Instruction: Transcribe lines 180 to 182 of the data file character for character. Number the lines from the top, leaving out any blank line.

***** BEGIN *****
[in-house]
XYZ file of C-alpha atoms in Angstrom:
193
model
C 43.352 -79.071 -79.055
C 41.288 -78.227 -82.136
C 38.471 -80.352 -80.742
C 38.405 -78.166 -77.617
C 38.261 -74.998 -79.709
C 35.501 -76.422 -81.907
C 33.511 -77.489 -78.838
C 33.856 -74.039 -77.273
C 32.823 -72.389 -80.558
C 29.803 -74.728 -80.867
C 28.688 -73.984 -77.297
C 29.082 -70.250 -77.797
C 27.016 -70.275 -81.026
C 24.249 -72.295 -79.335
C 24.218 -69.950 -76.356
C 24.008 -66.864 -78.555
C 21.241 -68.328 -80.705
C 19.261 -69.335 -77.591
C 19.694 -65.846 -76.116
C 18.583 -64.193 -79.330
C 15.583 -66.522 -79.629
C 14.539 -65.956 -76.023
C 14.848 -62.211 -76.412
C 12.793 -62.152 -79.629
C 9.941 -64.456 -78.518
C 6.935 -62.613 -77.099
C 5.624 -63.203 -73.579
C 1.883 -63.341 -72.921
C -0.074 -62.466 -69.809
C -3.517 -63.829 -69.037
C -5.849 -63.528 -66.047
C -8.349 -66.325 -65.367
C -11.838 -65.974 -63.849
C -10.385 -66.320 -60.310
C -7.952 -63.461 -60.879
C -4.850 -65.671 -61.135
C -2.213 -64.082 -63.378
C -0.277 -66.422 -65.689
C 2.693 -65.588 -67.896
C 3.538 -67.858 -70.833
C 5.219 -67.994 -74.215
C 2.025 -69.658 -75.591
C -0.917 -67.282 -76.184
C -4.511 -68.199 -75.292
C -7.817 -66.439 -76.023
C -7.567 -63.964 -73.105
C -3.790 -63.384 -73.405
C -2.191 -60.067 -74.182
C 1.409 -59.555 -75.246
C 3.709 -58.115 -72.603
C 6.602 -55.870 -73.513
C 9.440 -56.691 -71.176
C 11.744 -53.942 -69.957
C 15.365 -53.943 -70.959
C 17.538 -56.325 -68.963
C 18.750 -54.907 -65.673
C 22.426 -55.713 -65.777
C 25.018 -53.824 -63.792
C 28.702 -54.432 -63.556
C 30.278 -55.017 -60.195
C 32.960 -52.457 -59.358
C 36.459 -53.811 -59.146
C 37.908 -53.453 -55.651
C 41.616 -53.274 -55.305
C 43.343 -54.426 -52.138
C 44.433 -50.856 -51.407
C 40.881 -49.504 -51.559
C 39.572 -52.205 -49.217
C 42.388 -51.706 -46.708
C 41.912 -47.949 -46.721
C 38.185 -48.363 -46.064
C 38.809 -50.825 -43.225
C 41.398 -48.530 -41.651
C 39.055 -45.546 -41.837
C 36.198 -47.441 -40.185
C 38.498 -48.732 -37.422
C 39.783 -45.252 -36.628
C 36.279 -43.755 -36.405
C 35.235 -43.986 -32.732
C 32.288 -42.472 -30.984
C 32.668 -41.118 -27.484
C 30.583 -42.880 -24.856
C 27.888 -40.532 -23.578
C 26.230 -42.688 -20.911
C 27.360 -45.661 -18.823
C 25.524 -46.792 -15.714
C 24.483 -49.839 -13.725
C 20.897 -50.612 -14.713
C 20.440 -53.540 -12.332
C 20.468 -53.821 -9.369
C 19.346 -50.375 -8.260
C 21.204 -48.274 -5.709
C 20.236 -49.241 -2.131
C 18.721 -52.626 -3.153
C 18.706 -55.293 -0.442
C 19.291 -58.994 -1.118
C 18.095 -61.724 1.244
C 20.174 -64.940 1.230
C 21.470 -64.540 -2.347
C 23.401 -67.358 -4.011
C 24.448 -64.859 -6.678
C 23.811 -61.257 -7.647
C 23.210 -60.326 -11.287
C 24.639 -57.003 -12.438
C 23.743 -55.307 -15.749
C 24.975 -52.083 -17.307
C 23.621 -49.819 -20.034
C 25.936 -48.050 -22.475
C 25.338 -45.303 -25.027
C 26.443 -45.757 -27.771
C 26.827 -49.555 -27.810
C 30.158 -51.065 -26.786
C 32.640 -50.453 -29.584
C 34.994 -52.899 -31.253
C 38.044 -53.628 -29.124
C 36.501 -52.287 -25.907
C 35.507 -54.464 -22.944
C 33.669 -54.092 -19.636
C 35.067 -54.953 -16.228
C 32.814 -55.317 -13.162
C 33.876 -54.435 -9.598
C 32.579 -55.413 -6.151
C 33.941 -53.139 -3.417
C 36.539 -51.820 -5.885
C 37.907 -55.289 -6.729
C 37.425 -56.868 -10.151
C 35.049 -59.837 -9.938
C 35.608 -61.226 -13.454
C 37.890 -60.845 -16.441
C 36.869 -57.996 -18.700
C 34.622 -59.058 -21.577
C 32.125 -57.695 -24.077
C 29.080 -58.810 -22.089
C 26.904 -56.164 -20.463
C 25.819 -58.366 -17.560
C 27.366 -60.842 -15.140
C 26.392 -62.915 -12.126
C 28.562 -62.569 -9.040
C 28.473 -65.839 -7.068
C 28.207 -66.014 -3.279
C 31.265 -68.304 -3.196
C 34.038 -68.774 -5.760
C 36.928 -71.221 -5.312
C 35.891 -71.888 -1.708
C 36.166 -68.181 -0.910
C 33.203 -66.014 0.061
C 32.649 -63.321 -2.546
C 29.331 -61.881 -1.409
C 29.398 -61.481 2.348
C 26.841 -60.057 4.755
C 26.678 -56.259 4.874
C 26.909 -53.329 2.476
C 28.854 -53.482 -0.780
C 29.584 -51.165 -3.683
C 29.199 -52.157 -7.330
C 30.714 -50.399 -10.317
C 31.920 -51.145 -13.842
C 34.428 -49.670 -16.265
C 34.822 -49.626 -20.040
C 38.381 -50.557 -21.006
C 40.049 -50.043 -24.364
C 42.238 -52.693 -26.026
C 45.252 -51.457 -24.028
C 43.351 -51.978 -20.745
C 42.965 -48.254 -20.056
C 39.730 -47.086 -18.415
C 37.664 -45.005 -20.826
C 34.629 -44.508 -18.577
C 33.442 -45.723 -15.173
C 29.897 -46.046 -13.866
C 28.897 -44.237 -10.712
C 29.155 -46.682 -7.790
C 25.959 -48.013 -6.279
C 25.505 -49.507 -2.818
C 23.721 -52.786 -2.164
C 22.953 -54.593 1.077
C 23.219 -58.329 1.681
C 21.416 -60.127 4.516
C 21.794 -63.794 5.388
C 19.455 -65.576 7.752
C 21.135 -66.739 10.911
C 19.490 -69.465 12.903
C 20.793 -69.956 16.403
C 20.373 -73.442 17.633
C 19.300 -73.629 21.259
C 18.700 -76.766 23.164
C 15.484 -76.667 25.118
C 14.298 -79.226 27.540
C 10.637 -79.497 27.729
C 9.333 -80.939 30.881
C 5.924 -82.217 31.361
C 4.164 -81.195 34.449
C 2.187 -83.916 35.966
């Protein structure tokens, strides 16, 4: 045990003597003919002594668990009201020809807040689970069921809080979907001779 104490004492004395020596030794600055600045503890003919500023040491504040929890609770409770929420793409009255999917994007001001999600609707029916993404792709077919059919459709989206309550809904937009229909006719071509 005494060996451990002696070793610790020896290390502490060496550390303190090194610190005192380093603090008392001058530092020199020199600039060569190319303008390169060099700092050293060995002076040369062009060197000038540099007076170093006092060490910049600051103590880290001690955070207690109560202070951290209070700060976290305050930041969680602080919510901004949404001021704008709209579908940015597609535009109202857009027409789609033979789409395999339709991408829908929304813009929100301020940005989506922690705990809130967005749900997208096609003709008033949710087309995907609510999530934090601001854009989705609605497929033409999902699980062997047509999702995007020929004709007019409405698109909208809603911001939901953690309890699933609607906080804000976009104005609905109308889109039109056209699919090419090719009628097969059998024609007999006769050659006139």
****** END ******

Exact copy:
C 22.953 -54.593 1.077
C 23.219 -58.329 1.681
C 21.416 -60.127 4.516